Saturday, January 17, 2009

On the train to Brighton

Mid-morning, not a lot of people about. Each traveller has his own little section of seating. A yout steps on the train and goes through the interlocking doors to the next carriage, leaving the door swinging. I get up to close it, sharing a friendly look of mild exasperation - "the young, eh" - with the old guy across the aisle. The train leaves Blackfriars. As it squeaks its way through London, with the enthusiasm of a teenager sent to write thank-you letters to his delapidated aunt, the door swings open again. My neighbour takes it upon himself to close it, and once again we share a friendly look of mild exasperation - "doors, eh." After East Croydon the train begins to speed up, and the door, suffering from a clearly inadequate latch/keep configuration, starts to swing open sporadically. I close it, and catch my accomplice's eye once more - "latch/keep configurations, eh." He closes it, and catches my eye. He closes it another time, and catches my eye once more. Suddenly, I am concerned. There is no more to share, yet the eyes continue to pass on mild exasperated glances. But there is nothing new. Yes, we are two concerned citizens, yes we are both responsible adults, in a world of malevolent children, yes we are both capable of closing a door, but that's it. The glances have conveyed their intent. They are gently gliding into the realm of the unnecessary, the unusual. I move to close the door again but this time my eyes are suddenly intently fascinated by a dog which cavorts in a field by the tracks. What kind of dog is that, I practically say out loud. Oh, its a border collie, how incredibly unusual. It's his turn to shut the door, the sharing of the glance is restored. As we near Brighton I start to worry: do I have to say goodbye to him? We've shared glances, it is true, a few more than strictly necessary, it is true. Do I bid him adieu? Is a final glance appropriate? What if he doesn't think so? I feel pressured, hemmed in by the twin poles of polite behaviour and innate misanthropy. I feel like an episode of Seinfeld. Perhaps he'll get off before Brighton, I think to myself hopefully. But at Preston Park, the penultimate station, he makes no move to gather his bags, nor to put his coat on. He merely leans over, shuts the swinging door and once again a glance is shared. At Brighton station, I pause, thinking that if I sit here long enough, he'll have to leave first and he can offer the goodbye glance or not. I don't mind, I'll be happy either way. But he takes too long gathering his stuff and the carriage empties and I can no longer justify sitting in my seat, so I leap up, pass him without a glance and follow the arse of the pretty girl with too much slap down the platform and into Brighton.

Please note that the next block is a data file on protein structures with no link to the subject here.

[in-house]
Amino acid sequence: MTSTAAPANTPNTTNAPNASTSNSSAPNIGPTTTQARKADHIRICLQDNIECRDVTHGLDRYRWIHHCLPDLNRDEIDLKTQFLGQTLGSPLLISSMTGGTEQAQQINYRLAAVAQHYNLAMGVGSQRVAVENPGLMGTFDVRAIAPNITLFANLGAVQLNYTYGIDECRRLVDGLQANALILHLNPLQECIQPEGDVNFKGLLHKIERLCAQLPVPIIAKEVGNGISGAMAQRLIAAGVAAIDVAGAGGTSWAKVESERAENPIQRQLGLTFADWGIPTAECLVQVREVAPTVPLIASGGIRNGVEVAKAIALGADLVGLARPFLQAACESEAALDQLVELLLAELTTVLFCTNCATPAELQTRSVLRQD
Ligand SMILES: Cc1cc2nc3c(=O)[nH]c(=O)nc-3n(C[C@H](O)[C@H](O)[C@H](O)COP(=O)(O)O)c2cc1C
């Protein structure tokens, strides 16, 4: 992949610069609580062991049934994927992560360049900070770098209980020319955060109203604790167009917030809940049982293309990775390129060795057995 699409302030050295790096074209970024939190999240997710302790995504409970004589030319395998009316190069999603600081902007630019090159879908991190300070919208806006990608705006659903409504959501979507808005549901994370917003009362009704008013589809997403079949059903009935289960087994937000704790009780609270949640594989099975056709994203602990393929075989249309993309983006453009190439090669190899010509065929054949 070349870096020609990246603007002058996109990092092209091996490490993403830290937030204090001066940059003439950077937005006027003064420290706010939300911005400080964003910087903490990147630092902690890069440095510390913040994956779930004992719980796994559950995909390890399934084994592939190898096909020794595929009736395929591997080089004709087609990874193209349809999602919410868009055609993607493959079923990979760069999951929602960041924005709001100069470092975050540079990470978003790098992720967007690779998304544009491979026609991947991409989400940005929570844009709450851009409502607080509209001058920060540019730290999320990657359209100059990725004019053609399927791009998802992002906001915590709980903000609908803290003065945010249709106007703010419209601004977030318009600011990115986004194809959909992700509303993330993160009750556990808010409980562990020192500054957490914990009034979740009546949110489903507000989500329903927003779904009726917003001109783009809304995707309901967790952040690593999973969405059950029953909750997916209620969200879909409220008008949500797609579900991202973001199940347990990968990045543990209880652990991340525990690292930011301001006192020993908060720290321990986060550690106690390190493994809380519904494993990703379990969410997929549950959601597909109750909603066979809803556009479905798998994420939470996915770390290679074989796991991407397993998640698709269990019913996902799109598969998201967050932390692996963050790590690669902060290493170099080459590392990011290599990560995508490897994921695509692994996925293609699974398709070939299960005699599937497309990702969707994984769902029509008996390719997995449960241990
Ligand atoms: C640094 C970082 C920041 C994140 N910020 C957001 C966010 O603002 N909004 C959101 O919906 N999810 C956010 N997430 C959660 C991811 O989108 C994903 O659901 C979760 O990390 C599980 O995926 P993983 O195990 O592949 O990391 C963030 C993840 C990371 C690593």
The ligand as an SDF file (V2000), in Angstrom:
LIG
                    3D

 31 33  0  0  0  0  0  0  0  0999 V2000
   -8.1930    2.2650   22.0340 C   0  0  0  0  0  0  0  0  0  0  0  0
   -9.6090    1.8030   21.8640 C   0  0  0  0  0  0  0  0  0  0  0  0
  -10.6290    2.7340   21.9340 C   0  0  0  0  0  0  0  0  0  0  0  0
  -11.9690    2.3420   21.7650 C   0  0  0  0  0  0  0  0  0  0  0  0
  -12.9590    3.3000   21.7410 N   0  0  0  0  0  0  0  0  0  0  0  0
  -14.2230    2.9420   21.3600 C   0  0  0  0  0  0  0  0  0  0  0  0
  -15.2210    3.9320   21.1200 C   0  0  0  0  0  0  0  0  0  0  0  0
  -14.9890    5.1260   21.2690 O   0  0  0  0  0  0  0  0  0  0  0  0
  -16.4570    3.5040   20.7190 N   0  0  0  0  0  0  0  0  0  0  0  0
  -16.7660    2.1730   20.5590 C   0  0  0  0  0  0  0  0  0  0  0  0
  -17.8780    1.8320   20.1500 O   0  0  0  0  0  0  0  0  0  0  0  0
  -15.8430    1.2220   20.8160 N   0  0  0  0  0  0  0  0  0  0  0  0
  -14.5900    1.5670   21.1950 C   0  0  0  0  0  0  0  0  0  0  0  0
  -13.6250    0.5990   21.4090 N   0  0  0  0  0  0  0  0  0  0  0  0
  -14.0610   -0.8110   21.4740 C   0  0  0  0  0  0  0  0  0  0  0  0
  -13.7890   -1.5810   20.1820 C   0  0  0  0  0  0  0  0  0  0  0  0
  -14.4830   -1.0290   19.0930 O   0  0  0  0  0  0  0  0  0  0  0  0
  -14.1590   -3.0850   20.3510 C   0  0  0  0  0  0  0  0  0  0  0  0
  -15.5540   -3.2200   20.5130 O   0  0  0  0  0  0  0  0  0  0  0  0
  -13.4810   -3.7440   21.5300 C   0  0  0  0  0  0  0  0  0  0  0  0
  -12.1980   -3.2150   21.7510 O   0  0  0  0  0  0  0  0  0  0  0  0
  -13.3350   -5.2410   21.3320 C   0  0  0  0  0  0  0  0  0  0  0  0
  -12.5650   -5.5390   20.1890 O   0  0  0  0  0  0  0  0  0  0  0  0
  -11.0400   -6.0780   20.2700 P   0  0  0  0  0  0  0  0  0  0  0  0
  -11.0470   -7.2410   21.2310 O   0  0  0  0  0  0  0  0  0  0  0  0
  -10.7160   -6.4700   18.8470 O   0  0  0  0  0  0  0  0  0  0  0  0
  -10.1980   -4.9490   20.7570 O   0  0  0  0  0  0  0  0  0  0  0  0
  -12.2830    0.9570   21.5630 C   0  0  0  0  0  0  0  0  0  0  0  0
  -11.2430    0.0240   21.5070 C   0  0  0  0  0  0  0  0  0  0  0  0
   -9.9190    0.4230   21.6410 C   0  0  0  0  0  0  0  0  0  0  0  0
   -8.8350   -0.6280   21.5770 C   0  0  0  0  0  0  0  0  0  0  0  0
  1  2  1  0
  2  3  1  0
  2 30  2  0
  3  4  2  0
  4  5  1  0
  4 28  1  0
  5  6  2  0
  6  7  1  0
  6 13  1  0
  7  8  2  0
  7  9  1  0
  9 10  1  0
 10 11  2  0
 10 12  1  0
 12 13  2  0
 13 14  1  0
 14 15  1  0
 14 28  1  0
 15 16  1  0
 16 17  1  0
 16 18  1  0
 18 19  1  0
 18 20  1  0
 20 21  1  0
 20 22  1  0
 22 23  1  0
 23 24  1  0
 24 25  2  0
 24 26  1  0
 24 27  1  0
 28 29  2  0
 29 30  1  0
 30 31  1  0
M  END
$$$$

No comments: